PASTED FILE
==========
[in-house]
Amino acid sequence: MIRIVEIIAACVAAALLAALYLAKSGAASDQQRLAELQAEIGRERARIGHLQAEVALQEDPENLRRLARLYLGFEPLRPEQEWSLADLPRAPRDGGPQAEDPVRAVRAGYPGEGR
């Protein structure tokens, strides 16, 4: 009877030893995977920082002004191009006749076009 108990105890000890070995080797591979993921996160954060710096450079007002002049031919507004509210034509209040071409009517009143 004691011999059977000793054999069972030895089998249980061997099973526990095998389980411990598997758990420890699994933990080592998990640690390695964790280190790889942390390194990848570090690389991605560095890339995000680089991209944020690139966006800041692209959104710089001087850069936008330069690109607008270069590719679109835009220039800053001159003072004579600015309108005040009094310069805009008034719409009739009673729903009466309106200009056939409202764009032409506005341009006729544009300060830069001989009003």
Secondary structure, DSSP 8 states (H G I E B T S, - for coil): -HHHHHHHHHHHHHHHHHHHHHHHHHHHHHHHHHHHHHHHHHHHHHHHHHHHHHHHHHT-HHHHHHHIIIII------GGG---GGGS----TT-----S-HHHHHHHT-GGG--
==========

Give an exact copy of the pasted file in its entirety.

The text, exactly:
[in-house]
Amino acid sequence: MIRIVEIIAACVAAALLAALYLAKSGAASDQQRLAELQAEIGRERARIGHLQAEVALQEDPENLRRLARLYLGFEPLRPEQEWSLADLPRAPRDGGPQAEDPVRAVRAGYPGEGR
């Protein structure tokens, strides 16, 4: 009877030893995977920082002004191009006749076009 108990105890000890070995080797591979993921996160954060710096450079007002002049031919507004509210034509209040071409009517009143 004691011999059977000793054999069972030895089998249980061997099973526990095998389980411990598997758990420890699994933990080592998990640690390695964790280190790889942390390194990848570090690389991605560095890339995000680089991209944020690139966006800041692209959104710089001087850069936008330069690109607008270069590719679109835009220039800053001159003072004579600015309108005040009094310069805009008034719409009739009673729903009466309106200009056939409202764009032409506005341009006729544009300060830069001989009003």
Secondary structure, DSSP 8 states (H G I E B T S, - for coil): -HHHHHHHHHHHHHHHHHHHHHHHHHHHHHHHHHHHHHHHHHHHHHHHHHHHHHHHHHT-HHHHHHHIIIII------GGG---GGGS----TT-----S-HHHHHHHT-GGG--